• Front Entry light and switch
  • Dining room light and switch
  • Any three-way switches going up / down stairways and corresponding lights tied into these switches.
  • Additional 1st-floor wiring – Typically the older outlets still mounted in the baseboard. If the cellar is unfinished, getting to the outlets on the 1st  floor is quite simple, so these floors are typically already rewired.
  • 2nd floor wiring – Any older outlets in the baseboards, and sometimes lights and switches on this floor if there is a finished 3rd floor
  • The 2nd floor (if there is a finished 3rd floor) is the hardest floor to rewire, as we have no unfinished space above or below
  • If there is a finished 3rd floor, that is original to the house, this space often has some degree of knob and tube wiring left

Careful Rewiring Techniques:

In order to rewire holes in the walls and ceilings must be made to route new wiring around the house. Our electricians pride themselves in planning ahead and making the fewest holes possible. Each of our electricians is highly skilled at fishing wire in the most proficient manner and work as neatly and cleanly as possible. After the wires are fished, our team ensures all holes are patched.


Tarps and plastic will be used to cover your floors and furniture. Furniture will also be moved if necessary. The rewiring process is a very dusty job and our electricians pride themselves on leaving an area as clean as possible.

While replacing knob and tube wiring, our team is conscience of leaving needed lights and outlets active and have specific methods to make the jobs run as smoothly as possible while trying not interfere with the homeowners daily activities.

Fact: 90% of our customers live in their home during the knob and tube replacement.

How Much Will it Cost to Replace Knob and Tube Wiring?

Home owners with knob and tube wiring are offered two options for replacement cost:

Completely free in-home estimate. The KES team will come to your home and identify the active knob and tube wiring. These circuits at the panel will be shut off.  A walk through the home will be done to identify all the lights and outlets that are no longer active. An estimate will be created off the findings, with an easy to understand “adjustments” section of the estimate.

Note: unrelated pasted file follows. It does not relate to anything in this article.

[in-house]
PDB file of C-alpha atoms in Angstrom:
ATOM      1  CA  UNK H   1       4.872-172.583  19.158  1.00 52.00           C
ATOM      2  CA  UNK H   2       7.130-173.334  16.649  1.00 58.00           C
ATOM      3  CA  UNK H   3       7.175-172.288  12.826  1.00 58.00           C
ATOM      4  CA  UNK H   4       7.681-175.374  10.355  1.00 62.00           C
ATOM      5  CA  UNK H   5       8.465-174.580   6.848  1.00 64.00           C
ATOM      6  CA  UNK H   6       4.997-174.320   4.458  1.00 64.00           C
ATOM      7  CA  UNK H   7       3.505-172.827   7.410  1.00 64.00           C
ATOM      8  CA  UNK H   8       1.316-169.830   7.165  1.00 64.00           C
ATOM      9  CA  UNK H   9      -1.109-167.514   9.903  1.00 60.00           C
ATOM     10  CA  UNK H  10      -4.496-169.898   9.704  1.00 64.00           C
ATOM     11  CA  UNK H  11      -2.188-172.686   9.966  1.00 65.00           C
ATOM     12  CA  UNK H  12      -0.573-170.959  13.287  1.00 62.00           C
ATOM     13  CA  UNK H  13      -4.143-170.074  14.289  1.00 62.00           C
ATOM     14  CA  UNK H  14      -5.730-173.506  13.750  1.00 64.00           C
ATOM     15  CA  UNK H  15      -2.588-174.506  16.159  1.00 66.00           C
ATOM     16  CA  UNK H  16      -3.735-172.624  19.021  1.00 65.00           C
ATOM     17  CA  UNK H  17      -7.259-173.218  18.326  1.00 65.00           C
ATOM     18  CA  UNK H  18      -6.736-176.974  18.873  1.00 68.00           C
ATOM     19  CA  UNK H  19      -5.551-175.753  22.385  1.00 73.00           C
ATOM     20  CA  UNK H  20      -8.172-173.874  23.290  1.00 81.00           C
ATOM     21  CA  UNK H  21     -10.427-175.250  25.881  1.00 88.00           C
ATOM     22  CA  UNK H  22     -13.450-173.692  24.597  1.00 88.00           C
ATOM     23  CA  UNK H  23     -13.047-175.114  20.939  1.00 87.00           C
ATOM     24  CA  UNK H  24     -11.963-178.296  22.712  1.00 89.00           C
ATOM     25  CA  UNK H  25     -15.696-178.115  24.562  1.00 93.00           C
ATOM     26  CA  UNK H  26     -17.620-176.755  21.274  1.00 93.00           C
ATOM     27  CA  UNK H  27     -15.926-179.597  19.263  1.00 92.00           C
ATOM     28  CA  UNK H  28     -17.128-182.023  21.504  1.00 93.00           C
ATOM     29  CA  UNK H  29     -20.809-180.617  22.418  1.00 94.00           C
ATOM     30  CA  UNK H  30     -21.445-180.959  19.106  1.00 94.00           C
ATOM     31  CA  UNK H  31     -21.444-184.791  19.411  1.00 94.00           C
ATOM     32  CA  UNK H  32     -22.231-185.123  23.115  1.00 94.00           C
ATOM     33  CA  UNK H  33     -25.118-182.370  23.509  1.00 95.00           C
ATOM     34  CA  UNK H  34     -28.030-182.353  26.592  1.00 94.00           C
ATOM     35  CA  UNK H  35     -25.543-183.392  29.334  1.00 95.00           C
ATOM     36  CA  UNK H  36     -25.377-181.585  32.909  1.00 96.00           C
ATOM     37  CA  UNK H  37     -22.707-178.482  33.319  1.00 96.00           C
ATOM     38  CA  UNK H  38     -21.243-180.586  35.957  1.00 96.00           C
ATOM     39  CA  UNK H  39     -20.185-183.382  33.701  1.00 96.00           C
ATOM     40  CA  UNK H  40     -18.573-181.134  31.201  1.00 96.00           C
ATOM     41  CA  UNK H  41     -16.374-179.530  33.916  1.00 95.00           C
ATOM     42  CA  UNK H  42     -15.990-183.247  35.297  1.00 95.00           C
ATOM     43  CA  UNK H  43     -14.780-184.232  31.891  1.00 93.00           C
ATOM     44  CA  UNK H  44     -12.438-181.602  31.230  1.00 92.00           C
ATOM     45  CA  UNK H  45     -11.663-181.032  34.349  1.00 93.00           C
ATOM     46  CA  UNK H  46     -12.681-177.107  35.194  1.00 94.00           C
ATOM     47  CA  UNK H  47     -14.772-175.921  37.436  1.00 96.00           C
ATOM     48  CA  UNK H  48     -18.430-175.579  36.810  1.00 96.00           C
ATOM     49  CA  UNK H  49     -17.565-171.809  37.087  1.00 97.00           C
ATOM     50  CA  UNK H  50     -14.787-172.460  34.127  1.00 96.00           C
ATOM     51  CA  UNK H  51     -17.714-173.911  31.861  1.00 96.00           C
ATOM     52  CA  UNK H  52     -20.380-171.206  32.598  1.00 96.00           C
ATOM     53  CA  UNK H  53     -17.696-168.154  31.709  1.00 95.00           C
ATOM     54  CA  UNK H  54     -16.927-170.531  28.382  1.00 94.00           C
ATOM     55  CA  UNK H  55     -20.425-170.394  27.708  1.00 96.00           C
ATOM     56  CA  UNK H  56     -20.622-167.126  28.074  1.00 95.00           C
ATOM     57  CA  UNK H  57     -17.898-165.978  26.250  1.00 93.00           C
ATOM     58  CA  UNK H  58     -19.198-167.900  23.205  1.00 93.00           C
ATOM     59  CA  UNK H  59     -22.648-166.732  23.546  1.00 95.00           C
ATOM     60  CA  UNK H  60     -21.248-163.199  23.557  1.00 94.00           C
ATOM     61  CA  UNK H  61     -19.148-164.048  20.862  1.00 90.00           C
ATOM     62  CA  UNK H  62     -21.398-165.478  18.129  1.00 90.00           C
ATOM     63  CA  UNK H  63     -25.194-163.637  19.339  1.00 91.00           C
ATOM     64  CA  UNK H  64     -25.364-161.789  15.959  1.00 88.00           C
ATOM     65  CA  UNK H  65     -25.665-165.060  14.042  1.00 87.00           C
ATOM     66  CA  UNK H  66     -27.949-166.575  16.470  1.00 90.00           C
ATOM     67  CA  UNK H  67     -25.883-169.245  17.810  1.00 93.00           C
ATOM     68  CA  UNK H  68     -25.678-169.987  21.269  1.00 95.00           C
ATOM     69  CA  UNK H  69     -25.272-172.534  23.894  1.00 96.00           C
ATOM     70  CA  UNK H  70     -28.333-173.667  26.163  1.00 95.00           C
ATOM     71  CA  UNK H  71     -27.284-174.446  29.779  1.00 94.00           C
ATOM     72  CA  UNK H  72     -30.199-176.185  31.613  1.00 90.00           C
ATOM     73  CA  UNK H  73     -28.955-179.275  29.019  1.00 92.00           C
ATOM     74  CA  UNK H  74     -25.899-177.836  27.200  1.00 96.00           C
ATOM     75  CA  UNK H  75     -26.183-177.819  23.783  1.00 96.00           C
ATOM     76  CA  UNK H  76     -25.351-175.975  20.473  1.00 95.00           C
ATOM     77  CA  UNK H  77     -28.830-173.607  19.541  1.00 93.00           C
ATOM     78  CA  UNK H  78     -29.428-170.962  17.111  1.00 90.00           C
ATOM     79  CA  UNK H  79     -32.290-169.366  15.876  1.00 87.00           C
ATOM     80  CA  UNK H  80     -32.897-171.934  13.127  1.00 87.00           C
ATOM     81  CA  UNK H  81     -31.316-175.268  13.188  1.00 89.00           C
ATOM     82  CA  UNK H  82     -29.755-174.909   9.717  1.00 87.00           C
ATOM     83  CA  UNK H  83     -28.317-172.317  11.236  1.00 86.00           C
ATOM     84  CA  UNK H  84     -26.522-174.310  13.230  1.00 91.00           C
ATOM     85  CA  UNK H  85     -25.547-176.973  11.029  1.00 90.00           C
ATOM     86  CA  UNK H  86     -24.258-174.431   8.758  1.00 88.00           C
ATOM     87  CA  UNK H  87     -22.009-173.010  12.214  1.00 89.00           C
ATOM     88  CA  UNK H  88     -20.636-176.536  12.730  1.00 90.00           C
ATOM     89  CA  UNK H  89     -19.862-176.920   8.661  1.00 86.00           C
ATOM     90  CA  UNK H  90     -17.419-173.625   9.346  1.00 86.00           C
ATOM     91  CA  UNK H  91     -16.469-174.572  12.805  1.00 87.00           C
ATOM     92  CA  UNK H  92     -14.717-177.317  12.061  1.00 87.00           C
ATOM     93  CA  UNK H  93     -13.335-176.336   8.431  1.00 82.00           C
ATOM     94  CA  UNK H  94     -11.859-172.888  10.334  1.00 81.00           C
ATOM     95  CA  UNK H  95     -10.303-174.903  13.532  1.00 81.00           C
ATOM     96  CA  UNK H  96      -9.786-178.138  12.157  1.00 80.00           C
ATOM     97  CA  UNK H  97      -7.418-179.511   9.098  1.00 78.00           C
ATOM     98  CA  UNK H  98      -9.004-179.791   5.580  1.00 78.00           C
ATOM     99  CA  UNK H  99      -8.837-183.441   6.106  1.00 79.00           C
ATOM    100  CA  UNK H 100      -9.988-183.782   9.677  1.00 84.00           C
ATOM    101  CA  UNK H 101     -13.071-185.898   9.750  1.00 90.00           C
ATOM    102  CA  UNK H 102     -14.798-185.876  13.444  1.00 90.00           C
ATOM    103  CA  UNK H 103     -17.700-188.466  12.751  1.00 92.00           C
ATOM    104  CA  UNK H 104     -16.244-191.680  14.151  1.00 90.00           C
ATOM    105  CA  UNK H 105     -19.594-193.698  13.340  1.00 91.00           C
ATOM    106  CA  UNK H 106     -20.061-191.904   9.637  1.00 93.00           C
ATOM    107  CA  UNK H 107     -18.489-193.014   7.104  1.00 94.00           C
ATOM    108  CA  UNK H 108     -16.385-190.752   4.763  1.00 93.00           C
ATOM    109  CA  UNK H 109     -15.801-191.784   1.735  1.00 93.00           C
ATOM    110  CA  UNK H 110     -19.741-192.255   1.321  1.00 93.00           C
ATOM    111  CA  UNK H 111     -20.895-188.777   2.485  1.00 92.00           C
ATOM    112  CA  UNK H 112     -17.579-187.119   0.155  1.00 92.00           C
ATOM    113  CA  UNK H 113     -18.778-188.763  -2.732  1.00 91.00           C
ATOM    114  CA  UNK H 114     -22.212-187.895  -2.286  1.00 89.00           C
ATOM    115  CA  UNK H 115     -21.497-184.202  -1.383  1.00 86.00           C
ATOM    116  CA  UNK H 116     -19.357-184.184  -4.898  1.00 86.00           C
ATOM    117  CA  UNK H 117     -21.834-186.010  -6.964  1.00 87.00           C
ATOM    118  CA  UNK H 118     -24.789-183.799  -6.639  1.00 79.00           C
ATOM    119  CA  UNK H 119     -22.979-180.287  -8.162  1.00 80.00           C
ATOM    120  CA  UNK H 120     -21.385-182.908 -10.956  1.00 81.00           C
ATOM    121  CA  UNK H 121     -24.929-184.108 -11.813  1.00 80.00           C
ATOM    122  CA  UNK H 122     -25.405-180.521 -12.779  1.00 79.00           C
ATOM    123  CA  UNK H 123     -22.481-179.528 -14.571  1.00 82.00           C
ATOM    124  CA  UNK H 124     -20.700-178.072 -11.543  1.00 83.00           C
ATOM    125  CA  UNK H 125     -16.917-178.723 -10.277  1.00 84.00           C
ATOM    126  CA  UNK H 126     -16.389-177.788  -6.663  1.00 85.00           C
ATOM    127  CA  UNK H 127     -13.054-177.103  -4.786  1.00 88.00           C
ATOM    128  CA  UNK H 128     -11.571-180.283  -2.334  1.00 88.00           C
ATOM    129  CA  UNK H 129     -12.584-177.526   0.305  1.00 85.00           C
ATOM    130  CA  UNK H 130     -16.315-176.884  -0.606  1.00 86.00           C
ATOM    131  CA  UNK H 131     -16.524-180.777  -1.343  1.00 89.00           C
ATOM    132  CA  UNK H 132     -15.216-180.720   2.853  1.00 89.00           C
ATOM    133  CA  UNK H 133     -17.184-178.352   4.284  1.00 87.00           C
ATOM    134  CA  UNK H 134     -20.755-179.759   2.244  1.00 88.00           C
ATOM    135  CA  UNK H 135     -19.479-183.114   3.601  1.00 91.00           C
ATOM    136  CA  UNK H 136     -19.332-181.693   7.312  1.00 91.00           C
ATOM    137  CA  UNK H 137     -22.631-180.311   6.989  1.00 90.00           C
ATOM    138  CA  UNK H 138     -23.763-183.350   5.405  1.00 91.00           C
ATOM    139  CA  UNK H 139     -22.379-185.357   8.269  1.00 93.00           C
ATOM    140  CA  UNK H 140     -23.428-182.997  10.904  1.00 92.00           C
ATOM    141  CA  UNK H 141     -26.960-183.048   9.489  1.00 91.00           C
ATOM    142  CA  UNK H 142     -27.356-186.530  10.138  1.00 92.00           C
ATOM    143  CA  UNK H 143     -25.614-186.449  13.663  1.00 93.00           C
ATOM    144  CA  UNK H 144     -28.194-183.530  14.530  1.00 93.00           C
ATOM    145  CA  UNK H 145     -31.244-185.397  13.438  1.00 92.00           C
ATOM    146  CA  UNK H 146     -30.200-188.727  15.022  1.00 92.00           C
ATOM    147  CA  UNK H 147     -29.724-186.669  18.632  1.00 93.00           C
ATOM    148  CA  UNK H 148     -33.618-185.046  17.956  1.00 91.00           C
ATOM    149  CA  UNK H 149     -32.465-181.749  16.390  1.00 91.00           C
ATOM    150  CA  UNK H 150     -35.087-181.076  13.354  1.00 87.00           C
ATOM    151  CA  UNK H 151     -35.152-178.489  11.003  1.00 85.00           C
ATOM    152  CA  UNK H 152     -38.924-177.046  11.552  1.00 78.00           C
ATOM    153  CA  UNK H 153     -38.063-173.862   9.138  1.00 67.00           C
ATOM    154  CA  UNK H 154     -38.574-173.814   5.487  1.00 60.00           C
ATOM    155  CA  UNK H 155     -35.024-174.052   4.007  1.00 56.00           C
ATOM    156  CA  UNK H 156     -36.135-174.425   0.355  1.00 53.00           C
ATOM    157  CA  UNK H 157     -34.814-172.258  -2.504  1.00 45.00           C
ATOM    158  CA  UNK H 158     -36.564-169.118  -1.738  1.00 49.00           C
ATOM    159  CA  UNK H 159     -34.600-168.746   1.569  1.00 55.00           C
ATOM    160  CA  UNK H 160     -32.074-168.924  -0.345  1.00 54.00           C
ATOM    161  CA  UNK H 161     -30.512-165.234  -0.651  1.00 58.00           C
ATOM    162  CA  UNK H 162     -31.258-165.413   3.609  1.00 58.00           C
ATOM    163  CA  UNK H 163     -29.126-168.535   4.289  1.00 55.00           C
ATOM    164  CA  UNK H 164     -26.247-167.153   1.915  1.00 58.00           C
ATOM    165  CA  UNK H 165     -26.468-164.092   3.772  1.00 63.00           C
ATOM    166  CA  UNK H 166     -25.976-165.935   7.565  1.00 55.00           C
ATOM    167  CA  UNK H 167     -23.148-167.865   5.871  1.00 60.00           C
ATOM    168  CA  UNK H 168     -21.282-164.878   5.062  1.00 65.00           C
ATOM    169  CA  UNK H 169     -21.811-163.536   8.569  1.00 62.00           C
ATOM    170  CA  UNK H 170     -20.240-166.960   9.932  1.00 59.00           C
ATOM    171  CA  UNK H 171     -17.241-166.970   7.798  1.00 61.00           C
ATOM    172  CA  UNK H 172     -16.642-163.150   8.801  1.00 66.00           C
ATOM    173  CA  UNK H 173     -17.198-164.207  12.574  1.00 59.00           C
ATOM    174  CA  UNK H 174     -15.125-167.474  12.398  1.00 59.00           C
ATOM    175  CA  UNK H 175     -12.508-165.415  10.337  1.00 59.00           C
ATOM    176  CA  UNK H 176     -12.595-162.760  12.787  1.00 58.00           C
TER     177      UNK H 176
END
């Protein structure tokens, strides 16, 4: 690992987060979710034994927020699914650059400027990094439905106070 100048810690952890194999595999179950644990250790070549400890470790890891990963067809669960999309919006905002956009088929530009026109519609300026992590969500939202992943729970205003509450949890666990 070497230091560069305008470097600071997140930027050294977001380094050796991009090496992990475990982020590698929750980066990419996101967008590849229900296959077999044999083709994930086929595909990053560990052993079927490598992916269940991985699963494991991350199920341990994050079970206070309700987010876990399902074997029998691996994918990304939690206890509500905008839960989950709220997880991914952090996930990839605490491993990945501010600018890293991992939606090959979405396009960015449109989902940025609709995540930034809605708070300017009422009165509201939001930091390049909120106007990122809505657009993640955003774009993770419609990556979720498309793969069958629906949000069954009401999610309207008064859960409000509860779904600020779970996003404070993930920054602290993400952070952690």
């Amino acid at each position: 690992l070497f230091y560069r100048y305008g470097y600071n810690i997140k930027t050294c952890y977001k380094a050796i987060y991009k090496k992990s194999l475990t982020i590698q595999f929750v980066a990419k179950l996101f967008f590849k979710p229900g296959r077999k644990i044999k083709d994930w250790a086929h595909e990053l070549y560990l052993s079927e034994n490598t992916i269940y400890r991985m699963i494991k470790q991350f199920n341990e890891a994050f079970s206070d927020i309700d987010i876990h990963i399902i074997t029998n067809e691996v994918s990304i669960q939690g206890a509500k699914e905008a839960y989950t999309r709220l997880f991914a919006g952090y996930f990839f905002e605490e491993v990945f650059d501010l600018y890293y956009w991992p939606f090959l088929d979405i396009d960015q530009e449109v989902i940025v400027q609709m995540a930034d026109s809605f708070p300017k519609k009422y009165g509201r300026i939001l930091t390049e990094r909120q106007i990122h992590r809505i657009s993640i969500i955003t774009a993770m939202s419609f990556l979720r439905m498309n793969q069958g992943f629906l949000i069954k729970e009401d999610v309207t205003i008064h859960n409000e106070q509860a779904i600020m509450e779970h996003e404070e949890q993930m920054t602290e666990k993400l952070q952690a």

Meaning – If there is any modern wiring, originally thought to be knob and tube wiring listed in the estimate, a credit will be due.  Any additional knob and tube wiring found that is not listed on the estimate will be considered an extra cost.

Transparent Knob and Tube Replacement Estimate:

A “cost per point” method of estimating is used to estimate jobs. A point is a switch, outlet, light, circuit from the panel, etc. There is no hourly charge for knob and tube wiring replacement jobs.

Let’s say the cost per point is $200.00 each, if you decide to add two outlets in a bedroom, the homeowner will know exactly what the additional outlets will cost.

The cost per point for homes can vary based on the type of home. Some homes are much easier to fish new wiring while others are quite difficult and more time consuming.

Knob and Tube Mapping Service:

The team will come to your home at an hourly rate, map and color code all the wiring throughout the home that is easy to understand. The estimate will be based on the map, which is the owners to keep. If hired, we will credit the amount paid for the mapping service.

There is no variation in cost using the mapping method once the knob and tube wiring replacement has started. This method is for the owner who prefers to know the cost. Most replacement jobs take two electricians  and about 2-5 hours to map properly.

Fact: 80% of our customers elect the free in-home estimate